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Public Papers - 1992

Remarks at the Departure Ceremony for President Nursultan Nazarbayev of Kazakhstan


Well, Mr. President, distinguished members of the Kazakhstan delegation, it's been a great pleasure to welcome you to the White House on this historic occasion, the first-ever visit of the head of state of an independent Kazakhstan. I have never been to your country, but Secretary Baker has. And he has spoken to me about the tremendous potential of a nation rich in resources, a nation stretching from the steppes of Russia to the Tien Shan in the south, 4 times the size of Texas.

Mr. President, our meeting today marks the beginning of a new relationship, a relationship made possible by the end of the long era of East-West conflict that we called the cold war. With the passing of that bitter conflict, we enter into a new era of hope for a more democratic and free order in Eastern Europe and in Central Asia.

Under your leadership, sir, Kazakhstan is pursuing a course true to these aims. Our meetings today confirm the many interests that we share. The U.S. supports your independence. We believe its security, Kazakhstan's security, is important for stability in Europe and in Asia. We welcome President Nazarbayev's commitment that Kazakhstan will join the Non-Proliferation Treaty as a non-nuclear-weapons state and that it will adhere to the START Treaty. We'll continue to work toward a signing of the new START protocol by Kazakhstan, Ukraine, Byelarus, Russia, and the United States in the very near future.

I want to take this occasion to underline our pledge to maintain regular, high-level communication with the Kazakh Government on political and security issues, and that means exploring the possibility of cooperative programs in nuclear nonproliferation and beginning contacts between the armed forces of our two nations.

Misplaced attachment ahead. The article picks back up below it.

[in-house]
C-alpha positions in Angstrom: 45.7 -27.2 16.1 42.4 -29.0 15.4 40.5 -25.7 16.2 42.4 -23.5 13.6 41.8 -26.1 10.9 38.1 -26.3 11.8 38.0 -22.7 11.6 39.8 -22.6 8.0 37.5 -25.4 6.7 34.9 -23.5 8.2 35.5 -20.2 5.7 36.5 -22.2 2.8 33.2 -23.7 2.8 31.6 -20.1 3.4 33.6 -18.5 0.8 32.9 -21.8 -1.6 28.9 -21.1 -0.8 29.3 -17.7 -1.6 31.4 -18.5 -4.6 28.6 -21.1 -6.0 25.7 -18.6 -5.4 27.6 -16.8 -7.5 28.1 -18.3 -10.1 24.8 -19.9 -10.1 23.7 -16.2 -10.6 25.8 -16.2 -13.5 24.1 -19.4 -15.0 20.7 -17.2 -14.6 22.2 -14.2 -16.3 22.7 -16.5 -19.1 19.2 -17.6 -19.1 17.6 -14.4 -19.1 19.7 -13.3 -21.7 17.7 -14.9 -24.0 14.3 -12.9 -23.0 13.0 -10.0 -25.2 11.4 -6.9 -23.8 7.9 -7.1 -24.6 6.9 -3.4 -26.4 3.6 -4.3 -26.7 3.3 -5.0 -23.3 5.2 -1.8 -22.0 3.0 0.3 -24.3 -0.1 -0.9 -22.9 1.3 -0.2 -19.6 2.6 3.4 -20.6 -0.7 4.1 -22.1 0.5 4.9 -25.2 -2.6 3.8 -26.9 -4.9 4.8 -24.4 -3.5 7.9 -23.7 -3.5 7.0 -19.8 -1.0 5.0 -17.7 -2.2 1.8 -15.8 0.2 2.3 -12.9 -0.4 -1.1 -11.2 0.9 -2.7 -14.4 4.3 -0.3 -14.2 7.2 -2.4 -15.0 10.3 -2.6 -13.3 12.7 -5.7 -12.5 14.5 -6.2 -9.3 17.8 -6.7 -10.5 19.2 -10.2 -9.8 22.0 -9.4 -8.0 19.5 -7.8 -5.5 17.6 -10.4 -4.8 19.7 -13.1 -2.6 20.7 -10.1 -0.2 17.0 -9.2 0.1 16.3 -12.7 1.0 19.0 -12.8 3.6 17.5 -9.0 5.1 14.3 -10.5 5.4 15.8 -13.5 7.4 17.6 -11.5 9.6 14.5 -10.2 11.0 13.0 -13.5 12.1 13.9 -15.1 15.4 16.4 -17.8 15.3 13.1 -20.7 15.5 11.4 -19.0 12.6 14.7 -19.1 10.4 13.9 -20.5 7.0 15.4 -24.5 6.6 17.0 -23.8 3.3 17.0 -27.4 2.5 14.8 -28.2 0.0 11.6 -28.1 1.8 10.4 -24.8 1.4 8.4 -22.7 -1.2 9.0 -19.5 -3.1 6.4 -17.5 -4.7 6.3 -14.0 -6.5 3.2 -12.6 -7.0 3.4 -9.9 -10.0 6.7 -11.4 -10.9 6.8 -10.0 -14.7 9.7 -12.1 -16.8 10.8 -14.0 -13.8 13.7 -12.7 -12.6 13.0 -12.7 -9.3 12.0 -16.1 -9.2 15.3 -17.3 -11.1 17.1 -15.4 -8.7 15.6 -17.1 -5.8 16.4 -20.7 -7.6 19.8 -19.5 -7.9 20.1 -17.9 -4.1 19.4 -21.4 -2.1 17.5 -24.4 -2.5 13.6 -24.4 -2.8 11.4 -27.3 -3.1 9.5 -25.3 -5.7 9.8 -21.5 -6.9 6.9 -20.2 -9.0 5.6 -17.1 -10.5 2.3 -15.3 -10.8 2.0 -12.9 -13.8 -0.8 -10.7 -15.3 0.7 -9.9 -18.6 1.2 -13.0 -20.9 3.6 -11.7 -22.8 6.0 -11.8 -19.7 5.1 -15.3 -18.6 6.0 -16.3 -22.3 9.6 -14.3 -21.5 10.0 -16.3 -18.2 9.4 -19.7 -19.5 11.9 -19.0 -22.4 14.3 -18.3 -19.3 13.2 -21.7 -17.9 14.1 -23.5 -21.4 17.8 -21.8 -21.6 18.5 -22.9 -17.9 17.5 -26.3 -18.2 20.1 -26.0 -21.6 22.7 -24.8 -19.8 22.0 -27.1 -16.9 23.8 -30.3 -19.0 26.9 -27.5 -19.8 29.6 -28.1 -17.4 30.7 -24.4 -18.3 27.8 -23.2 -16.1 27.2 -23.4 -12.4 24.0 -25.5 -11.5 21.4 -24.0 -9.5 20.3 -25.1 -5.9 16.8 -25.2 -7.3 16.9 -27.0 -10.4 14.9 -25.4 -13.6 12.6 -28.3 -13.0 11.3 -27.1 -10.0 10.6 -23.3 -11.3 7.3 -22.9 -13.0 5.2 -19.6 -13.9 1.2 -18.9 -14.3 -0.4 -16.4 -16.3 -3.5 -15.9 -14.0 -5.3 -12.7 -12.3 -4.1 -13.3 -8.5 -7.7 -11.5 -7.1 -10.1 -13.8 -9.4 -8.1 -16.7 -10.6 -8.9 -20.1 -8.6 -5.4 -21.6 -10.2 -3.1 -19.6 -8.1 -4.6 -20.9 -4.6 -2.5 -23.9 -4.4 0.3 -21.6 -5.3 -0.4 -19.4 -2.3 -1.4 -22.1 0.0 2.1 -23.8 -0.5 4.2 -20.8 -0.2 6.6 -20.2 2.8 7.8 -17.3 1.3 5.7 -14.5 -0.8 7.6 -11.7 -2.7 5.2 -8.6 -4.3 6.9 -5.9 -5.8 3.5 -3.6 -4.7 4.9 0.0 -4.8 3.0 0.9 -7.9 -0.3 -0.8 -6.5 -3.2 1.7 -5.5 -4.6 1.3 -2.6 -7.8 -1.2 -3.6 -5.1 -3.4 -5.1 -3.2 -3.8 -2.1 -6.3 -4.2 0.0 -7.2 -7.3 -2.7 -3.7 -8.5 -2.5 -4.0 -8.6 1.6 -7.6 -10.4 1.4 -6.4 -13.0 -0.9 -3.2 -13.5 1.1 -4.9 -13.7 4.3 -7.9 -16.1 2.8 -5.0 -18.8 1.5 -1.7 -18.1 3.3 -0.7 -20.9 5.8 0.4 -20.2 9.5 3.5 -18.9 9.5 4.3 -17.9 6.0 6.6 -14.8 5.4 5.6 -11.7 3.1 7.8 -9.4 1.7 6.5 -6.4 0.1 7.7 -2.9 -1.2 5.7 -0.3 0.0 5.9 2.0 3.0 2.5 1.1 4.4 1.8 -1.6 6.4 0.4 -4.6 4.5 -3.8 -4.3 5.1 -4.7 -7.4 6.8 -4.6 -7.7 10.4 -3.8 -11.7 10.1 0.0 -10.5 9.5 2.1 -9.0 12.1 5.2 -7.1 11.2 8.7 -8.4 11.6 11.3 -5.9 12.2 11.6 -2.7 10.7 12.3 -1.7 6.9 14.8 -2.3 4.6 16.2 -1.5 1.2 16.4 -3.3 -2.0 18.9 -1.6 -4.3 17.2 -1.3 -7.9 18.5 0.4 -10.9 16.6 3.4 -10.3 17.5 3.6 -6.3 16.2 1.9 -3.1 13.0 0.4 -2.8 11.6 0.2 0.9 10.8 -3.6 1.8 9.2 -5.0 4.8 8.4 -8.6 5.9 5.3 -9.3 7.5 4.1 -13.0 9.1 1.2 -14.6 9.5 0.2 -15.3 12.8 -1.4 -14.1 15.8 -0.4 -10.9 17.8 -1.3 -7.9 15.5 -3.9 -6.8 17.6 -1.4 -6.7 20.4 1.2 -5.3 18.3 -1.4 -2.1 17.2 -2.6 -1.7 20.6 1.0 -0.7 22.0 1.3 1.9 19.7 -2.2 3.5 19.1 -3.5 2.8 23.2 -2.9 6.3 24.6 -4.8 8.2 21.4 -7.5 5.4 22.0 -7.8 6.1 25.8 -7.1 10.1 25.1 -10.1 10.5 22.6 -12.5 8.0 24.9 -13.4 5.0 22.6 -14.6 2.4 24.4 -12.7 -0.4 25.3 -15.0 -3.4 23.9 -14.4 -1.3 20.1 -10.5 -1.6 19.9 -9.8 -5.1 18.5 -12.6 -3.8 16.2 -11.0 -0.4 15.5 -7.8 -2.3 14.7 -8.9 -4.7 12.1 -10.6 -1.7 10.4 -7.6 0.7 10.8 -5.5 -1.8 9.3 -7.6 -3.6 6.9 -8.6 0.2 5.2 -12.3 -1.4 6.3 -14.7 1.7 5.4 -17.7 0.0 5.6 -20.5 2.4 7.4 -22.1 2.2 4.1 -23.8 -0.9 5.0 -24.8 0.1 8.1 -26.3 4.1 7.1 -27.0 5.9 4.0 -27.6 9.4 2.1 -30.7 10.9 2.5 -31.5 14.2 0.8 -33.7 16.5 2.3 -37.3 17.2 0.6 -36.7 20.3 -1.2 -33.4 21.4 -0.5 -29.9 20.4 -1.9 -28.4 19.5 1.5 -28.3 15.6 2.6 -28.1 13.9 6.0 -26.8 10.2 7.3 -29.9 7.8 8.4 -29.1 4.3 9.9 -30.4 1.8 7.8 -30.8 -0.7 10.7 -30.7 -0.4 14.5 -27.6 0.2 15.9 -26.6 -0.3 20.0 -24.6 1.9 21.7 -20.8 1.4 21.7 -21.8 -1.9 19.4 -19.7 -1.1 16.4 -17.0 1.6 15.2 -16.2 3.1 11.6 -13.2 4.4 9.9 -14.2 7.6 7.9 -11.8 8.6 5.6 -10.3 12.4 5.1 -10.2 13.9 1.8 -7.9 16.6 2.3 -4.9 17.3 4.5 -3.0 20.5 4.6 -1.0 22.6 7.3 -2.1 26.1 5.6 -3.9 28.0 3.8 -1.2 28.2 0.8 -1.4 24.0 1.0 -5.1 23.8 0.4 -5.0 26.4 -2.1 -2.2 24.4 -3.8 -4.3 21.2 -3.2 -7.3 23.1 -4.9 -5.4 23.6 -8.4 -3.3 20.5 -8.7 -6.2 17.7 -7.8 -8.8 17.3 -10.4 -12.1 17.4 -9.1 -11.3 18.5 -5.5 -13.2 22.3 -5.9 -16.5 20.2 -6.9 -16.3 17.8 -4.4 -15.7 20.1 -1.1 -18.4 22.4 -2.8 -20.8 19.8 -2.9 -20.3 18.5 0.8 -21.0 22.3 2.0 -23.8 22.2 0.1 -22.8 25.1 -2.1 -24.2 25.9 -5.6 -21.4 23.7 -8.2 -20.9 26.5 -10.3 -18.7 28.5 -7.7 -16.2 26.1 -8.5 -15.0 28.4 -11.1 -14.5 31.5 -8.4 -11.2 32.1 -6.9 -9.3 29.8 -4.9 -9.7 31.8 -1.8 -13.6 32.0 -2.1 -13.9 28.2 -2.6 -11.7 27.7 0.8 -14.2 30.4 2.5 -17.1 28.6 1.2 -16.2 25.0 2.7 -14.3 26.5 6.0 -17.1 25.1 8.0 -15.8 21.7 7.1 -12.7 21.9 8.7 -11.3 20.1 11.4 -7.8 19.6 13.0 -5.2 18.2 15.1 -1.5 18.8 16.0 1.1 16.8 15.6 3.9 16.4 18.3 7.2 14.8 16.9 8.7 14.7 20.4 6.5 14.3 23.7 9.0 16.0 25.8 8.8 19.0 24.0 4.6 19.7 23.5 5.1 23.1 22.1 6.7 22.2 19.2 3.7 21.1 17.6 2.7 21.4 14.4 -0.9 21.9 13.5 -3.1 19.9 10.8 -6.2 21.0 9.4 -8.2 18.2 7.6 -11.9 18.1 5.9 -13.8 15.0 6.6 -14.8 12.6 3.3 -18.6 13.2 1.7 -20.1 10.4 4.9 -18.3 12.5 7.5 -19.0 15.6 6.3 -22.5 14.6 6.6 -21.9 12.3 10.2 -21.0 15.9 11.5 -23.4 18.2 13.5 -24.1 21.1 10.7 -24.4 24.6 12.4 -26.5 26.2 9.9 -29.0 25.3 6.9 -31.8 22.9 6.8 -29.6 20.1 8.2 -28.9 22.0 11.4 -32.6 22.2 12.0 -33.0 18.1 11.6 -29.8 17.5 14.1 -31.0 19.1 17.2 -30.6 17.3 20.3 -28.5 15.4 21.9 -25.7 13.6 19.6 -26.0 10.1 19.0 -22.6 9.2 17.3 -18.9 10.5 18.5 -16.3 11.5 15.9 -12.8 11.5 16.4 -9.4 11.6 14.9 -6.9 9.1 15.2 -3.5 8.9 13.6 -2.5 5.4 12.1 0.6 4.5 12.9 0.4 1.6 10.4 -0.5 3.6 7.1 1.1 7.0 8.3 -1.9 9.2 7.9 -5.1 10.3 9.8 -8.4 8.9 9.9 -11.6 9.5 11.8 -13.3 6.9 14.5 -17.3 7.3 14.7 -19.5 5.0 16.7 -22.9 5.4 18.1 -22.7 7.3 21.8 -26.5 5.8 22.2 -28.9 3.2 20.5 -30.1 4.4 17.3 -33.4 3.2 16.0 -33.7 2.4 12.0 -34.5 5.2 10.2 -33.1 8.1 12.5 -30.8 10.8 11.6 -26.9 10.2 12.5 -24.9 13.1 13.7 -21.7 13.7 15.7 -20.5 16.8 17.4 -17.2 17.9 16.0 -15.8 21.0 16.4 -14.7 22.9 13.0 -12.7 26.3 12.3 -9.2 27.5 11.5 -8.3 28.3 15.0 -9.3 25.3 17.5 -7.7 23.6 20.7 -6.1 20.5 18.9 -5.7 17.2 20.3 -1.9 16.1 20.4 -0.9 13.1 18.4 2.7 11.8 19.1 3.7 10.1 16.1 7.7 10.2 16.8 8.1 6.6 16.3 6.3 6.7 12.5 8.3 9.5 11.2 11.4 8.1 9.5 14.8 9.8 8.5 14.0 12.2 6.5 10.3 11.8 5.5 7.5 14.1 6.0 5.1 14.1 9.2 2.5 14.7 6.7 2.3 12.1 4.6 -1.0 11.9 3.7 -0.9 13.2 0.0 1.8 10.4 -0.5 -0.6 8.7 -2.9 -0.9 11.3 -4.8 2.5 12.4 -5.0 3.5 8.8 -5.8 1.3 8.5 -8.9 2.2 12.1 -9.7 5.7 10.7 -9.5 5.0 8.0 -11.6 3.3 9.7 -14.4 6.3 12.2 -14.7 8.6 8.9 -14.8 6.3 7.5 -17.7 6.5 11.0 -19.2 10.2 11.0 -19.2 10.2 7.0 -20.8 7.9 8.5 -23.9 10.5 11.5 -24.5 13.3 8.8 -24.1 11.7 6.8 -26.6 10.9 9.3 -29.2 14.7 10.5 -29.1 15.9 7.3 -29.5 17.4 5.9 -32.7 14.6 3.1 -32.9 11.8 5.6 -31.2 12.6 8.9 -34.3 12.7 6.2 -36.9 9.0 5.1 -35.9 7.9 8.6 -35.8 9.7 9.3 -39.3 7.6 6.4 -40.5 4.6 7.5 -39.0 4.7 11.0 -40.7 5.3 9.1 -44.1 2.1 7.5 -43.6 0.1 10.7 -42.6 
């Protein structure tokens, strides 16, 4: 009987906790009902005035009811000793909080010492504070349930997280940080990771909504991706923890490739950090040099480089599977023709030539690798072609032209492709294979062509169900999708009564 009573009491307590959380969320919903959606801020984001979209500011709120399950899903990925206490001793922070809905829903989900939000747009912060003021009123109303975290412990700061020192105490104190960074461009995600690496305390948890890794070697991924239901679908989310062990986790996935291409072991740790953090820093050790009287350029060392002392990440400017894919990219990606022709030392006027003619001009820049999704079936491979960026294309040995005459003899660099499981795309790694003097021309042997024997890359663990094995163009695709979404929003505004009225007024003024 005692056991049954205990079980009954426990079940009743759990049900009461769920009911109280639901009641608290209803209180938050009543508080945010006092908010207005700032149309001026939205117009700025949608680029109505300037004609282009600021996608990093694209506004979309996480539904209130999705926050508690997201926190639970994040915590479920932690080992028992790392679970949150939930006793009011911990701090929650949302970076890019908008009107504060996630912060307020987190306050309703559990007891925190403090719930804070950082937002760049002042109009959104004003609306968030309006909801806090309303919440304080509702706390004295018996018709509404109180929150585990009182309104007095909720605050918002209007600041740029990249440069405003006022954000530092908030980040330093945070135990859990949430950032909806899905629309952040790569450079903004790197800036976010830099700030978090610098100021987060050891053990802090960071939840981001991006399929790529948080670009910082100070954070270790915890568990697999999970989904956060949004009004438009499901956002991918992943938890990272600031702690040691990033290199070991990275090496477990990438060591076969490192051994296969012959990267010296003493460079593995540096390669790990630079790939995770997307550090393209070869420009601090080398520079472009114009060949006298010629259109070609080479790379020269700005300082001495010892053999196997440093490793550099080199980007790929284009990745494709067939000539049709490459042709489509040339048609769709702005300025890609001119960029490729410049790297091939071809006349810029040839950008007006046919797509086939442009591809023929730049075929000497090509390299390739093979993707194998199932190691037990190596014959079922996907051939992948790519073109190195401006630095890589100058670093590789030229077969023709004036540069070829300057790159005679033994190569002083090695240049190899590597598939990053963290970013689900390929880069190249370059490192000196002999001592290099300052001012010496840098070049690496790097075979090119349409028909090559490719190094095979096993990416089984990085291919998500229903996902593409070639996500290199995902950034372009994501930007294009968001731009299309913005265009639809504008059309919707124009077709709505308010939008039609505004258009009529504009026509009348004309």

Beyond our common security interest, the U.S. is committed to helping Kazakhstan make the transition from the old Socialist command economy to the free market. We continue to aim at a tax treaty between our nations. Today we took very positive steps toward increased trade with the signing of agreements on trade, bilateral investment, and the Overseas Private Investment Corporation.

The surest way, though, to increase trade remains for American firms to have the opportunity to compete fairly in Kazakhstan. I am pleased that the Kazakh Government has this week signed a landmark agreement with Chevron Corporation to open the Tengiz oil fields.

In order to expand trade, I've asked for our able Secretary of Commerce, Barbara Franklin, to form a business development committee to work with your Government to increase contacts between private Kazakh and American firms. We will continue to provide humanitarian assistance, including much needed food and medical aid. The U.S. also stands ready with technical assistance on a range of issues, from food distribution to speeding the conversion of defense sector industry to civilian economy.

But Government assistance is just one part of an outpouring of American support. As President, I am pleased to see the active efforts on behalf of private citizens to provide aid to your new nation, volunteer organizations like Project Hope and Mercy Corps, to the city of Waukesha, Wisconsin, which has sent 40,000 pounds of food, medical supplies, and clothing to its Kazakh sister city.

Like all of the former republics of the Soviet empire, Kazakhstan faces challenges that go beyond the need to build a strong, competitive economy. After more than 70 years of Communist rule, Kazakhstan and its Commonwealth neighbors are engaged in the difficult task of nation-building. At issue are the first questions of government and society: respect for the rule of law; the role of political parties, of free press and independent media; the freedom of association; and the freedom of the individual.

On behalf of all Americans, I pledge the support of the United States of America as Kazakhstan seeks a future that is peaceful, prosperous, and free.

Once again, Mr. President, it has been a special privilege to welcome you to Washington, to welcome you to the White House. And may God bless your great country.

Note: The President spoke at 1:17 p.m. in the Rose Garden at the White House. The remarks followed a ceremony in which President Bush and President Nazarbayev signed the Agreement on Trade Relations Between the United States and Kazakhstan, the Bilateral Investment Treaty Between the United States and Kazakhstan, and the United States-Kazakhstan Overseas Private Investment Corporation Agreement.

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